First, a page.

-
MMP-9 and TNF-α up-regulation suggested the cellular response to the bone remodeling process was more favorable in the Nano-HA/β-TCP composite group.
-
The PAS staining technique suggested the Nano-HA/β-TCP composite induced an increase in glycoproteins, polysaccharides, and glycolipids.
-
The Nano-HA/β-TCP composite is a promising biomaterial that can replace bone xenograft.

Author Contributions

I.d.S.B.: sample characterization, co-writing the manuscript. L.F.: SEM analysis, co-writing the manuscript. R.L.D.: histologyis, animal surgery. J.L.d.S.P.: histologyis. V.H.V.d.O.: histologyis, immunohistochemistry. A.L.R.N.: immunohistochemistry. J.J.d.C.: animal surgery, co-writing the manuscript. All authors have read and agreed to the published version of the manuscript.

Funding

This research received financial support from the Brazilian agencies CNPq and FAPERJ.

Conflicts of Interest

The authors declare no conflict of interest.

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Figure 1. Histomorphometric analysis performed on a Masson’s trichrome stained slide. We can observe in the representative scheme performed by GraphPad Prism Version 8.0 (GraphPad, San Diego, CA, USA), the areas of delimitation chosen (A), to measure the percentage of blue coloration representing newly formed matrix (B).
Figure 1. Histomorphometric analysis performed on a Masson’s trichrome stained slide. We can observe in the representative scheme performed by GraphPad Prism Version 8.0 (GraphPad, San Diego, CA, USA), the areas of delimitation chosen (A), to measure the percentage of blue coloration representing newly formed matrix (B).
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Figure 2. Photomicrograph of an animal calvaria sample 8 weeks after surgery; 1–25× magnification. BO = Bio Oss; BB = Blue Bone; NB = native bone; AR = artery.
Figure 2. Photomicrograph of an animal calvaria sample 8 weeks after surgery; 1–25× magnification. BO = Bio Oss; BB = Blue Bone; NB = native bone; AR = artery.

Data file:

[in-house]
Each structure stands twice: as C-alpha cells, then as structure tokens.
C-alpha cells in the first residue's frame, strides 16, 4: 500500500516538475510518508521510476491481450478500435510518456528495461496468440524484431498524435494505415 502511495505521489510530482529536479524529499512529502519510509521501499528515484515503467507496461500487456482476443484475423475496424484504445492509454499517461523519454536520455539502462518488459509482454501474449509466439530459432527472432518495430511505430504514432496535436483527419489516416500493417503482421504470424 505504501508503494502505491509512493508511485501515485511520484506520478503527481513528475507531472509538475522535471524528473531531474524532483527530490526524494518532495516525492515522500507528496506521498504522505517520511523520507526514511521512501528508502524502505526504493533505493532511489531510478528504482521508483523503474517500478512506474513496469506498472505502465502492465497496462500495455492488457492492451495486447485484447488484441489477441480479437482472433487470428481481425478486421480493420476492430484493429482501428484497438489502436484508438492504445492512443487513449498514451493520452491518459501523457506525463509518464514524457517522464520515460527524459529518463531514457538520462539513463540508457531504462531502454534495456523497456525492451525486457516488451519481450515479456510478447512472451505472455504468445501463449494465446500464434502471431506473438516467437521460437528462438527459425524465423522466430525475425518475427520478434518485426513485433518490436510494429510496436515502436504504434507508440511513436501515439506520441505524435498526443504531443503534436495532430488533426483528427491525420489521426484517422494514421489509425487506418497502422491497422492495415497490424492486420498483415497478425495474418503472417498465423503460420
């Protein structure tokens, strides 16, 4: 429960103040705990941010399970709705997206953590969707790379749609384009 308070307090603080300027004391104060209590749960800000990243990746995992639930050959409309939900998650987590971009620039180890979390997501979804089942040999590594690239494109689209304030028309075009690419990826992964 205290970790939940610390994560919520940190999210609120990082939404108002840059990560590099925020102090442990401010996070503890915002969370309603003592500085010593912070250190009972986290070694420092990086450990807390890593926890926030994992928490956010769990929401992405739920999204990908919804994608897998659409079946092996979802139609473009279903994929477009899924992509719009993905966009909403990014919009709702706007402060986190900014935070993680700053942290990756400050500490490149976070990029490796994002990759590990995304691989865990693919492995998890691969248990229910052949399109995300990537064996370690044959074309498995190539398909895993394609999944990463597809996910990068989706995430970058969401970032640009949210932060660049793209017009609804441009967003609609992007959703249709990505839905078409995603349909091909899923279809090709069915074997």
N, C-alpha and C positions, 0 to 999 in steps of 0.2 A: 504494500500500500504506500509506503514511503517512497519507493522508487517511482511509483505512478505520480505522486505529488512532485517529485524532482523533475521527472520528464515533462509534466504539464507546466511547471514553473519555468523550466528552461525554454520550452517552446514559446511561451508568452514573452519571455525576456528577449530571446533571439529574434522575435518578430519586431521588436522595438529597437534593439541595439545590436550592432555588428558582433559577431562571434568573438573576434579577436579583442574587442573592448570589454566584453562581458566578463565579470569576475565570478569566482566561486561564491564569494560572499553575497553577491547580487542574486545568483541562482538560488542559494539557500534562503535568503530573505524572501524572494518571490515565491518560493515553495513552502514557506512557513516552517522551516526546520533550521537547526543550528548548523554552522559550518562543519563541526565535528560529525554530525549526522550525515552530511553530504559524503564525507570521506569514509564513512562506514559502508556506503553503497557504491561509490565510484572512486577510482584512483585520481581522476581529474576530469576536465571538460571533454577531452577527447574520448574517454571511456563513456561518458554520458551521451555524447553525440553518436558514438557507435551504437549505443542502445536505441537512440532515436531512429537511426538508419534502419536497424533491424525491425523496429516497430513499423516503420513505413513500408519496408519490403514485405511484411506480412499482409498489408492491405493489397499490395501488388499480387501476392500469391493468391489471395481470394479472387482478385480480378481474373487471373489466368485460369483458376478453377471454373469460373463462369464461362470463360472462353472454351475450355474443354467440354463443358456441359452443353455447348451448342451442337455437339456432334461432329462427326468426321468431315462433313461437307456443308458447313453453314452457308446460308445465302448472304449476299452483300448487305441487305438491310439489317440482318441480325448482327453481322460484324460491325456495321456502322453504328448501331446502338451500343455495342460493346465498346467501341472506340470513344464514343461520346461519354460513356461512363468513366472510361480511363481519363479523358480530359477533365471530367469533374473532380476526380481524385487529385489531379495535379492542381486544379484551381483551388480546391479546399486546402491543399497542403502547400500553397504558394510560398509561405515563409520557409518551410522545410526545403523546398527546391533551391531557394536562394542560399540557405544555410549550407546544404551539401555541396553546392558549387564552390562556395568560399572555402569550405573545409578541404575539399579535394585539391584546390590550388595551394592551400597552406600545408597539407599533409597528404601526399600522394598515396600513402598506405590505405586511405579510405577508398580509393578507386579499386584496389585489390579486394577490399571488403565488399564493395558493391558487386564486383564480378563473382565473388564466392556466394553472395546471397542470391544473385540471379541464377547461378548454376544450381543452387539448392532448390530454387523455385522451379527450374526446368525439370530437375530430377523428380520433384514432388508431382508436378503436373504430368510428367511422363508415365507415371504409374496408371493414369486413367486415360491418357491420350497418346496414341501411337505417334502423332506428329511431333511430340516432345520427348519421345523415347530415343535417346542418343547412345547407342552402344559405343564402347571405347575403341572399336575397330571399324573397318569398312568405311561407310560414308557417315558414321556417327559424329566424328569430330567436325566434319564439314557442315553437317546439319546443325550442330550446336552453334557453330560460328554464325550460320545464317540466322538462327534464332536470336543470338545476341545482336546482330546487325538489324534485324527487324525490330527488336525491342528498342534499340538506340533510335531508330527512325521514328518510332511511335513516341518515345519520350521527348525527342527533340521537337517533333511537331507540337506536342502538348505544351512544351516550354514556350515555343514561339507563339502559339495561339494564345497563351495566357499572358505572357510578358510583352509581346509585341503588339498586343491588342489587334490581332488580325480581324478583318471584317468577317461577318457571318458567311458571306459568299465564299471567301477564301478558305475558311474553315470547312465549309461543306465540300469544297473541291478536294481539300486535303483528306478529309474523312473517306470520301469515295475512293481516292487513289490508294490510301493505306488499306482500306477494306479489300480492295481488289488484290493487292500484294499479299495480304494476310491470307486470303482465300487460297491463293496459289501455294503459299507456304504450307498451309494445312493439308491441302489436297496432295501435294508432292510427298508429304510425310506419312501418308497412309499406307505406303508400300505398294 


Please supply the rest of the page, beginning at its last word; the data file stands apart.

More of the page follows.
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Figure 3. Photomicrographs of Masson’s trichrome stained slides. Bluish color indicates collagen fibrils in bone matrix. (A,C) Group 1 (bone xenograft), (B,D) Group 2 (nano-hydroxyapatite/beta-tricalcium phosphate composite ). Scale bar = 100 µm, 400× magnification.
Figure 3. Photomicrographs of Masson’s trichrome stained slides. Bluish color indicates collagen fibrils in bone matrix. (A,C) Group 1 (bone xenograft), (B,D) Group 2 (nano-hydroxyapatite/beta-tricalcium phosphate composite ). Scale bar = 100 µm, 400× magnification.
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Figure 4. (Graphic 1) Histomorphometric analysis of Masson’s trichrome staining showed higher collagen content in Group 2 (nano-hydroxyapatite/beta-tricalcium phosphate composite) than in Group 1 (bone xenograft). A statistical difference was also found between Group 1 (bone xenograft) and Group 2 (nano-hydroxyapatite/beta-tricalcium phosphate composite), (p = 0.0313).
Figure 4. (Graphic 1) Histomorphometric analysis of Masson’s trichrome staining showed higher collagen content in Group 2 (nano-hydroxyapatite/beta-tricalcium phosphate composite) than in Group 1 (bone xenograft). A statistical difference was also found between Group 1 (bone xenograft) and Group 2 (nano-hydroxyapatite/beta-tricalcium phosphate composite), (p = 0.0313).
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Figure 5. Photomicrographs of periodic acid–Schiff (PAS)-stained slides. The pink color indicates precursors of the bone matrix. (A,C) Group 1 (bone xenograft), (B,D) Group 2 (nano-hydroxyapatite/beta-tricalcium phosphate composite). Scale bar = 100 µm, 400× magnification.
Figure 5. Photomicrographs of periodic acid–Schiff (PAS)-stained slides. The pink color indicates precursors of the bone matrix. (A,C) Group 1 (bone xenograft), (B,D) Group 2 (nano-hydroxyapatite/beta-tricalcium phosphate composite). Scale bar = 100 µm, 400× magnification.
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Figure 6. (Graphic 2) Histomorphometric analysis of PAS staining showed higher polysaccharides, glycoproteins, and glycolipid content in Group 2 (nano-hydroxyapatite/beta-tricalcium phosphate composite) than Group 1 (bone xenograft). A statistical difference was also found between Group 1 (bone xenograft) and Group 2 (nano-hydroxyapatite/beta-tricalcium phosphate composite), (p = 0.0313).